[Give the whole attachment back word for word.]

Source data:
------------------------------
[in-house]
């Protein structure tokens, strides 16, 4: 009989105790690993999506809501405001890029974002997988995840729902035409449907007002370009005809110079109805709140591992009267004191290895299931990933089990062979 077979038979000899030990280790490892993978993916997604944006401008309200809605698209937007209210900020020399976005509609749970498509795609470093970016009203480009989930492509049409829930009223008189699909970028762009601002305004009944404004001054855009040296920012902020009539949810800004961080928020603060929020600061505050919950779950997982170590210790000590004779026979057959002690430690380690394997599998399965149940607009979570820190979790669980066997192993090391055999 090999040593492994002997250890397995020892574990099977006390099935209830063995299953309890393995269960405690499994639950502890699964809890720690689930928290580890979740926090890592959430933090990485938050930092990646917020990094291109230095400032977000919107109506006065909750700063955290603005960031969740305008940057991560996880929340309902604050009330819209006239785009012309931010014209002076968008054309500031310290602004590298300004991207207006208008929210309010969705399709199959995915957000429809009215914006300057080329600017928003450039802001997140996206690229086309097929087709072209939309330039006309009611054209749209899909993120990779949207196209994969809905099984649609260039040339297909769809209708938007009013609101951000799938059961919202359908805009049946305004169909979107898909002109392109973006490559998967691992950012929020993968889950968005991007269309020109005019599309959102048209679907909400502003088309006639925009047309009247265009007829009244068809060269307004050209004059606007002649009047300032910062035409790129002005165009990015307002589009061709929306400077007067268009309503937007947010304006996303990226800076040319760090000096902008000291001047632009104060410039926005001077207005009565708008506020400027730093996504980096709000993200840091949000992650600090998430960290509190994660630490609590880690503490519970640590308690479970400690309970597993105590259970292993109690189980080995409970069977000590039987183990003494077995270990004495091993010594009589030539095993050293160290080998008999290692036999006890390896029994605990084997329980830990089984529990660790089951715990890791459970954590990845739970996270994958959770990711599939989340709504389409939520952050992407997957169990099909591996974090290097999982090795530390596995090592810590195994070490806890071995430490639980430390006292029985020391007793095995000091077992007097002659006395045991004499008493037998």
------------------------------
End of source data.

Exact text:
[in-house]
């Protein structure tokens, strides 16, 4: 009989105790690993999506809501405001890029974002997988995840729902035409449907007002370009005809110079109805709140591992009267004191290895299931990933089990062979 077979038979000899030990280790490892993978993916997604944006401008309200809605698209937007209210900020020399976005509609749970498509795609470093970016009203480009989930492509049409829930009223008189699909970028762009601002305004009944404004001054855009040296920012902020009539949810800004961080928020603060929020600061505050919950779950997982170590210790000590004779026979057959002690430690380690394997599998399965149940607009979570820190979790669980066997192993090391055999 090999040593492994002997250890397995020892574990099977006390099935209830063995299953309890393995269960405690499994639950502890699964809890720690689930928290580890979740926090890592959430933090990485938050930092990646917020990094291109230095400032977000919107109506006065909750700063955290603005960031969740305008940057991560996880929340309902604050009330819209006239785009012309931010014209002076968008054309500031310290602004590298300004991207207006208008929210309010969705399709199959995915957000429809009215914006300057080329600017928003450039802001997140996206690229086309097929087709072209939309330039006309009611054209749209899909993120990779949207196209994969809905099984649609260039040339297909769809209708938007009013609101951000799938059961919202359908805009049946305004169909979107898909002109392109973006490559998967691992950012929020993968889950968005991007269309020109005019599309959102048209679907909400502003088309006639925009047309009247265009007829009244068809060269307004050209004059606007002649009047300032910062035409790129002005165009990015307002589009061709929306400077007067268009309503937007947010304006996303990226800076040319760090000096902008000291001047632009104060410039926005001077207005009565708008506020400027730093996504980096709000993200840091949000992650600090998430960290509190994660630490609590880690503490519970640590308690479970400690309970597993105590259970292993109690189980080995409970069977000590039987183990003494077995270990004495091993010594009589030539095993050293160290080998008999290692036999006890390896029994605990084997329980830990089984529990660790089951715990890791459970954590990845739970996270994958959770990711599939989340709504389409939520952050992407997957169990099909591996974090290097999982090795530390596995090592810590195994070490806890071995430490639980430390006292029985020391007793095995000091077992007097002659006395045991004499008493037998």